Now that Apple (News - Alert) has finally launched iPad, we rounded up a few gadget gurus and wireless analysts -- whose job it is to study devices -- to weigh in before you spend your hard-earned money.
Strategy Analytics’ Alex Spektor, a wireless devices analyst, told TMCnet he hasn’t had a chance to play with the iPad yet. But from what he can see, the WiFi-powered, 9.7-inch, “large form-factor iPod Touch” has a few great perks.
“The key difference, large screen aside, is the inclusion of (optional) 3G connectivity, which should help to give Apple a larger distribution footprint,” Spektor told TMCnet. “That is, like the iPhone (News - Alert), the iPad will also be open to distribution via ATT stores, similarly to netbooks.”
Another key difference is wireless transparency.
“One thing that Amazon does well is reselling wholesale access from Sprint, so that the price of the device includes lifetime access and no need for separate bills,” Spektor said. “The iPad, on the other hand, requires (when it is desired) paying for a 3G connection, which is an additional expense for consumers already paying for smartphone data, home broadband and maybe even laptop mobile broadband. Yes, the monthly price is reasonable and entirely optional, but it still lacks the nice transparency of the Amazon Kindle model.”
Transparency aside, TMCnet’s own gadget fiend Tom Keating (News - Alert) was overjoyed about the fact that “you can do VoIP” on the new Apple iPad.
“The iPad sports WiFi, 3G, speaker, and a microphone -- all you need to do VoIP,” Keating said in a blog posting. “But the real kicker is that Apple just modified [its] iPhone/iPad SDK to ALLOW VoIP over 3G. Yes, my friends, now you too can hold a massive 9.7-inch screen to your head -- bulkiness and radiation be damned!”
VoIP support aside, Spektor said he puts iPad and Kindle in separate categories, adding that “Kindle is designed for a much more limited set of use cases, and is priced accordingly.” At $499 and up, “iPad is more powerful and is priced higher -- more in the range to compete with premium netbooks.”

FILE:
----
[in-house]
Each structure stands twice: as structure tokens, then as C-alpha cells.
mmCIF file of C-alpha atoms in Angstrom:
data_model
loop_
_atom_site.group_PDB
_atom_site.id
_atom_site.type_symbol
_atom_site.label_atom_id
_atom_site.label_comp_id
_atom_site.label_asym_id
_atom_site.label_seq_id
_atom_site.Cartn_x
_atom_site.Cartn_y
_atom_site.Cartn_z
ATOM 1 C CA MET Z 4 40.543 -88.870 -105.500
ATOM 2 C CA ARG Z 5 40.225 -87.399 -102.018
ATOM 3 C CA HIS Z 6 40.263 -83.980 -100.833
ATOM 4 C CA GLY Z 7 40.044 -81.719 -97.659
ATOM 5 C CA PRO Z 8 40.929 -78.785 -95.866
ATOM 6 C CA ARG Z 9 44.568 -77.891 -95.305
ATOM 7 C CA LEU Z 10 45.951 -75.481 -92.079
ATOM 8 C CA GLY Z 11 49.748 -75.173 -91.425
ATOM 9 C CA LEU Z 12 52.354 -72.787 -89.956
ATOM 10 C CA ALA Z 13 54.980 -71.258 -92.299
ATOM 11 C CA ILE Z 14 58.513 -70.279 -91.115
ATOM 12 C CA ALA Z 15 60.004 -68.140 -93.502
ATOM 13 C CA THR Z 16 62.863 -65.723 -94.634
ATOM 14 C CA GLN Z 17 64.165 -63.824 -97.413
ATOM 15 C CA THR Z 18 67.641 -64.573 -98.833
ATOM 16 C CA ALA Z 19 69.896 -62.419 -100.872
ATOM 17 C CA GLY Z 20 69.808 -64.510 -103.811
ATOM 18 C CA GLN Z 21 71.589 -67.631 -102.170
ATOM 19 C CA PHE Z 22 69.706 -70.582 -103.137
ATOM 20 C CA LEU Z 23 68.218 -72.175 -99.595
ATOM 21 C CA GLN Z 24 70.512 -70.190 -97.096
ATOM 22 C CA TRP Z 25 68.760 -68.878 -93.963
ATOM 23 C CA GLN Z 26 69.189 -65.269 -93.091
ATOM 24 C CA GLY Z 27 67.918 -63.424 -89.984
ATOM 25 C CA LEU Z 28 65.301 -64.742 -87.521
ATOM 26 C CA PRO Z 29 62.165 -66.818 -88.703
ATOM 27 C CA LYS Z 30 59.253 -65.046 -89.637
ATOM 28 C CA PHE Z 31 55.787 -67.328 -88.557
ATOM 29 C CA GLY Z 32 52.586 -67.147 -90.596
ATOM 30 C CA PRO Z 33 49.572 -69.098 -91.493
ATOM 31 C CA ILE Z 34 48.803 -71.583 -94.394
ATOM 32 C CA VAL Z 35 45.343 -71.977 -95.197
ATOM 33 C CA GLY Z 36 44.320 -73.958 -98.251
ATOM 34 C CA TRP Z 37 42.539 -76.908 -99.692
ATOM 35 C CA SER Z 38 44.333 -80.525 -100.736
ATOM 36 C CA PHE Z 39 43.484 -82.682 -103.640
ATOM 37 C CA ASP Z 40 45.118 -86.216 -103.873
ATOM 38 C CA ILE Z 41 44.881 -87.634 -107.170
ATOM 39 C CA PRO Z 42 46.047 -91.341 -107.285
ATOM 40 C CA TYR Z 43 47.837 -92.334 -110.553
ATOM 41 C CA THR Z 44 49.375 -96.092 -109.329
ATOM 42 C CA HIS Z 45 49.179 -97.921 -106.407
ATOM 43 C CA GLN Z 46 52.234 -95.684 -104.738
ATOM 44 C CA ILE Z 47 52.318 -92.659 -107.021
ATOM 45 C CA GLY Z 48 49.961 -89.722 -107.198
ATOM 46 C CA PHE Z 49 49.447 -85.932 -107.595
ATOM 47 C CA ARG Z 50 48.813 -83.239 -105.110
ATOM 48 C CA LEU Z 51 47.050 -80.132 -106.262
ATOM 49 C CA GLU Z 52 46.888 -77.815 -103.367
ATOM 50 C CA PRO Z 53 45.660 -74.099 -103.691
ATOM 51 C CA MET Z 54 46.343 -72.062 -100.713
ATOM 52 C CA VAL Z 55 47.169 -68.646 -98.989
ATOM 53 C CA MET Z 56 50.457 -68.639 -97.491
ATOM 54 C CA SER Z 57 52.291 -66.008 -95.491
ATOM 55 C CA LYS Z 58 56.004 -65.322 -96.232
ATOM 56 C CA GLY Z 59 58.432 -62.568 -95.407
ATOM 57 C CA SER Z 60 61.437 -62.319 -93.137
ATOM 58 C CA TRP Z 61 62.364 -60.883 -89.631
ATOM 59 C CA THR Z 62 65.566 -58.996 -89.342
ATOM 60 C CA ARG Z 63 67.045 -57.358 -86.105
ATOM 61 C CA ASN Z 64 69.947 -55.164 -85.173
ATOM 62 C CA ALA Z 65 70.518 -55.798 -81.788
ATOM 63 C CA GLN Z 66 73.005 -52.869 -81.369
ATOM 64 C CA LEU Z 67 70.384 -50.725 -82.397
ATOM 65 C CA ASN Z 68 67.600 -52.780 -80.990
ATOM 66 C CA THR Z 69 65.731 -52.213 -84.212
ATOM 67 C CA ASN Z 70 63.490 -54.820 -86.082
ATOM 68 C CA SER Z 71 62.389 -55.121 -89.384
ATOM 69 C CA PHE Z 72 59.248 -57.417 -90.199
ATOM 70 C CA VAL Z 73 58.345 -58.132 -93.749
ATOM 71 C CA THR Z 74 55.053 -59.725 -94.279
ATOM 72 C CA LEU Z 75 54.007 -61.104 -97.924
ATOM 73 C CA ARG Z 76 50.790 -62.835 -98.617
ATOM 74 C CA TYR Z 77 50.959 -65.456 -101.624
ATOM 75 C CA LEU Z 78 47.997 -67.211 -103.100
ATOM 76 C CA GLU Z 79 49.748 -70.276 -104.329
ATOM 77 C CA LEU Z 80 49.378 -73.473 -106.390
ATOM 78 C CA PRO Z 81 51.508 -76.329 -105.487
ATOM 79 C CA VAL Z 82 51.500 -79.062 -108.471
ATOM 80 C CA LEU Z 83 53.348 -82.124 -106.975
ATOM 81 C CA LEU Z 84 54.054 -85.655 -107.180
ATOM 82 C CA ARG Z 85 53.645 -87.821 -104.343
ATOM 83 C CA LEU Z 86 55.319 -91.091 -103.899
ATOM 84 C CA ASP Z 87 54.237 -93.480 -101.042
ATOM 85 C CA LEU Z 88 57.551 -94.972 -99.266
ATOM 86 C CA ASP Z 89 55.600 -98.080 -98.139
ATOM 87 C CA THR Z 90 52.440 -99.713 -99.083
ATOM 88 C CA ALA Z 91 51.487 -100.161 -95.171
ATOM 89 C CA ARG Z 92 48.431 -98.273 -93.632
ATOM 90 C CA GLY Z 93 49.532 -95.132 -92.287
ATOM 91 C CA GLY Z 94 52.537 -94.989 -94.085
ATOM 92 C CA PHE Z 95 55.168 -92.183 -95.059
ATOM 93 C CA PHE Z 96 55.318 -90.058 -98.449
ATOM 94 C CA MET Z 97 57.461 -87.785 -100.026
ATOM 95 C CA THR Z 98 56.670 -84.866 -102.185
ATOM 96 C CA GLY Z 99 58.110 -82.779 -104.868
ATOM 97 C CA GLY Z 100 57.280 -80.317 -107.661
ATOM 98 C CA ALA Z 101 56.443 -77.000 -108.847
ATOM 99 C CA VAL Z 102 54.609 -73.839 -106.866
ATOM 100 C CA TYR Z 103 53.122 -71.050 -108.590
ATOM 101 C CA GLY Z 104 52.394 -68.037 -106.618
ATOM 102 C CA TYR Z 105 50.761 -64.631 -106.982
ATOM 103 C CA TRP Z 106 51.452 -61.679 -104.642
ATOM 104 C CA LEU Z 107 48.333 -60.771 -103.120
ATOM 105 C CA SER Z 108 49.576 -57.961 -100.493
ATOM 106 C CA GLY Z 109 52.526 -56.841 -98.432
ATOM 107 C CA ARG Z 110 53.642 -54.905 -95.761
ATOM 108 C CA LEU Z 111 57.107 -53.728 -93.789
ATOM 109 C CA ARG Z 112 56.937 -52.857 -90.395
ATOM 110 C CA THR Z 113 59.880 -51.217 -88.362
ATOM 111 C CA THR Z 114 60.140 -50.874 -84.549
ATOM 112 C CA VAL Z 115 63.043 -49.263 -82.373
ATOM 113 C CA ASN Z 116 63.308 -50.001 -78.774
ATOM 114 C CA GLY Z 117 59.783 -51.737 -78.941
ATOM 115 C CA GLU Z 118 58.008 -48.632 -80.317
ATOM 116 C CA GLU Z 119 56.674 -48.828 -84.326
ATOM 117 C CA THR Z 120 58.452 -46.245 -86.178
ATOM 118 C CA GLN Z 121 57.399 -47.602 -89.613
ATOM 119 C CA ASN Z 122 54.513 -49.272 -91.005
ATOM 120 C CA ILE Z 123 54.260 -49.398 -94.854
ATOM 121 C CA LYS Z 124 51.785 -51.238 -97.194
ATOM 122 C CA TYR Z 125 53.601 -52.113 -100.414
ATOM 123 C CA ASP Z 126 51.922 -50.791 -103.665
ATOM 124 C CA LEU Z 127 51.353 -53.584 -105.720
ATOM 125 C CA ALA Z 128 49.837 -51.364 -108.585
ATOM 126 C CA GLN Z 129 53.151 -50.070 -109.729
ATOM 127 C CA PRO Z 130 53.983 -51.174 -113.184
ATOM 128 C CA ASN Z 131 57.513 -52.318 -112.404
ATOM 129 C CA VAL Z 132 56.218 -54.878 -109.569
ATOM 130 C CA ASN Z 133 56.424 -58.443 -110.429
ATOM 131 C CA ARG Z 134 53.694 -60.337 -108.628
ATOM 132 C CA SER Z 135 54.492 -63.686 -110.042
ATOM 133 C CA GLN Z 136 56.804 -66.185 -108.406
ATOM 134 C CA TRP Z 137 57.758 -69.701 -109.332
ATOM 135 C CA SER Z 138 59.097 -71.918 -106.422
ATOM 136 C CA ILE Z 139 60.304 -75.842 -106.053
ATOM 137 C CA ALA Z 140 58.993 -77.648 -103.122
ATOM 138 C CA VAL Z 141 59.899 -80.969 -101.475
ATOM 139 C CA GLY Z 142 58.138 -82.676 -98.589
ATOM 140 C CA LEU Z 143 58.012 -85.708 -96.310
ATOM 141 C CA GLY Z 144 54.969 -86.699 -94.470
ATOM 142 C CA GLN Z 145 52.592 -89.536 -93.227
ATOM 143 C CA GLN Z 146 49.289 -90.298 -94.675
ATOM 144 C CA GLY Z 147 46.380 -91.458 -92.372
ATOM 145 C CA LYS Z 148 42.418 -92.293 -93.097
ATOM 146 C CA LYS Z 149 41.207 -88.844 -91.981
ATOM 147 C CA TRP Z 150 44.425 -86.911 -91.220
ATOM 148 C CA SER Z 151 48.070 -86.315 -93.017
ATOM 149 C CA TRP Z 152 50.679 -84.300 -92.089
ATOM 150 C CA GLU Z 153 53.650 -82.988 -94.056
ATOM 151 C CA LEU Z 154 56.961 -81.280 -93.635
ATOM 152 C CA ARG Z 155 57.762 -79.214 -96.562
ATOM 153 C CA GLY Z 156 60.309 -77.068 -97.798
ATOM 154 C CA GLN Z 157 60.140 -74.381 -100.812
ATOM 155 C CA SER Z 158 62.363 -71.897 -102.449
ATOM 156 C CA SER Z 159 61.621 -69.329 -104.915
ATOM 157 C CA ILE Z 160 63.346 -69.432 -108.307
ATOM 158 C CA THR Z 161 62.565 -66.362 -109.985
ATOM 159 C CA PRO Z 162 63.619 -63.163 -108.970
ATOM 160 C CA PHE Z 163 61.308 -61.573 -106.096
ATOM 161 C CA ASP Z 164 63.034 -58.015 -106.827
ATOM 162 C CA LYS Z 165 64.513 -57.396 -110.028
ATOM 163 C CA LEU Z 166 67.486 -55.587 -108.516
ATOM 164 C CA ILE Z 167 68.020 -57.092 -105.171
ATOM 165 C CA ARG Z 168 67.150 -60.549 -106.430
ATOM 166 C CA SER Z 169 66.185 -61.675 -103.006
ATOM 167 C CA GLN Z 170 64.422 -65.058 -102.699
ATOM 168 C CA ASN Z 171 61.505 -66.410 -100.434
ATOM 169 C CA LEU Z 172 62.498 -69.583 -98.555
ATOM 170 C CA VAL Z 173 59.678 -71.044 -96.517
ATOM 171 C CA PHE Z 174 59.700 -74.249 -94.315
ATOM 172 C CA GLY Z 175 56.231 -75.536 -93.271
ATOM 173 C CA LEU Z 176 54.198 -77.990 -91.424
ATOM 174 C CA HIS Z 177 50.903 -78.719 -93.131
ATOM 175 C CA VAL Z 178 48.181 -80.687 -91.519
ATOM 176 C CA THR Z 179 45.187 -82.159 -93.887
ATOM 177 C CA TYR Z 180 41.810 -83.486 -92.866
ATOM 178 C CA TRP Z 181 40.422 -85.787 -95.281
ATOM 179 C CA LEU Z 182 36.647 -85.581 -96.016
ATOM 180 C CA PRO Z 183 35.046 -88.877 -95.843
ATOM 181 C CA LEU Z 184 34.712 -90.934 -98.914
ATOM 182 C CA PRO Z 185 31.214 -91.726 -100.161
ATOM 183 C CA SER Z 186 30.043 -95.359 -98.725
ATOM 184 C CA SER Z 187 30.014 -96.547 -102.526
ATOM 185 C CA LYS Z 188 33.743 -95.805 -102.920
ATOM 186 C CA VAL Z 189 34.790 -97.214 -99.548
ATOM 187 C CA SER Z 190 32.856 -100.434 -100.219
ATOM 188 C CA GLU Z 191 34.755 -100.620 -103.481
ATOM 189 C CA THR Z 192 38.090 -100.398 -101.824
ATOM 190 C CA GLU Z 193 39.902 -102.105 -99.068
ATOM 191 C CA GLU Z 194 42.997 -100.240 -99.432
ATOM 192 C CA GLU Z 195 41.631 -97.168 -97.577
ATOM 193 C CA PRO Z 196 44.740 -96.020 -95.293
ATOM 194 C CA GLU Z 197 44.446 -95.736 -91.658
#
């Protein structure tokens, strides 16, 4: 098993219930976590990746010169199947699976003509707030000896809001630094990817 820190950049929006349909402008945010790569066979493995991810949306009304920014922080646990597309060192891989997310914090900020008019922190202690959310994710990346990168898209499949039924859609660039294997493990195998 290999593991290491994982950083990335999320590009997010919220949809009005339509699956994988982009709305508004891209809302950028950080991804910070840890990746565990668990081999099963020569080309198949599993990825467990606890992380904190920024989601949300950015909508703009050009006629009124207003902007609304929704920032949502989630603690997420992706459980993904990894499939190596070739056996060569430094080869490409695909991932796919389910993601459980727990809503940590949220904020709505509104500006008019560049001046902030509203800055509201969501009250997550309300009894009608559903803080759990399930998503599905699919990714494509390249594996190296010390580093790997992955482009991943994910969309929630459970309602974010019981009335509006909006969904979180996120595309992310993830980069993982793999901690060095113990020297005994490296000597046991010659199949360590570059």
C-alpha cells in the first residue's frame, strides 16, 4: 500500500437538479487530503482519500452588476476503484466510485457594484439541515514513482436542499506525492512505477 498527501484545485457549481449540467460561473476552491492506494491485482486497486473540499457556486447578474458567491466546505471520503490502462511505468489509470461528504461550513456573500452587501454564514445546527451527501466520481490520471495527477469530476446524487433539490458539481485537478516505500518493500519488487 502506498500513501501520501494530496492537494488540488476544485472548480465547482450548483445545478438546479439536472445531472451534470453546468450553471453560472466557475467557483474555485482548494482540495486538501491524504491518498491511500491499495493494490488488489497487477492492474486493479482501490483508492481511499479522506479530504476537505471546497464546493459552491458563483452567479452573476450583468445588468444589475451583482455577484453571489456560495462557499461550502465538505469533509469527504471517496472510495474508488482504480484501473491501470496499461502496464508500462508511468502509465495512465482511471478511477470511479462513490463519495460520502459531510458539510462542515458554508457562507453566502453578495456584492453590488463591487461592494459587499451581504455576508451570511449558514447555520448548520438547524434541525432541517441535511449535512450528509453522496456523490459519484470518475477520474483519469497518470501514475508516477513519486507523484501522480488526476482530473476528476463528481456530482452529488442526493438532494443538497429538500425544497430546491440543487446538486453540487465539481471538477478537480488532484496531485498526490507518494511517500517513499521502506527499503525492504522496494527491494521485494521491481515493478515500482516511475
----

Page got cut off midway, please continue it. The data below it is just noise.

Meanwhile, ABI Research’s (News - Alert) in-house expert Jeff Orr said his firm forecasts 4 million media tablets – a category that now includes the iPad – will be shipped worldwide this year.
“While laptops are focused on productivity, and mobile phones are still primarily about communication, the main focus of media tablets is entertainment,” said senior analyst Orr. “Content consumed on laptops and smartphones is increasingly based on Internet services. Home networks and mobile broadband data services make viewing possible without wires. These media tablets could not have come to market any sooner than 2010.”
Elsewhere in the Northeast, gadget lover and wireless authority Rich Tehrani, TMC’s (News - Alert) CEO, weighed in via a series of iPad-focused blogs.
Though he called iPad’s lack of Flash and openness a “blow” to publishers, Tehrani blogged that he is as “excited as any tech enthusiast would be about a new Apple gadget.”
“Similar to an iPod Touch, this device would definitely be useful for surfing the Web on the couch while watching TV,” he told this reporter. “But one has to wonder if the lack of Flash and multitasking will make the experience so inferior to a laptop that I will opt for a traditional laptop/netbook which adds a real keyboard as a bonus.”Marisa Torrieri is a TMCnet Web editor, covering IP hardware and mobility, including IP phones, smartphones, fixed-mobile convergence and satellite technology. She also compiles and regularly contributes to TMCnet's gadgets and satellite e-Newsletters. To read more of Marisa's articles, please visit her columnist page.
Edited by Marisa Torrieri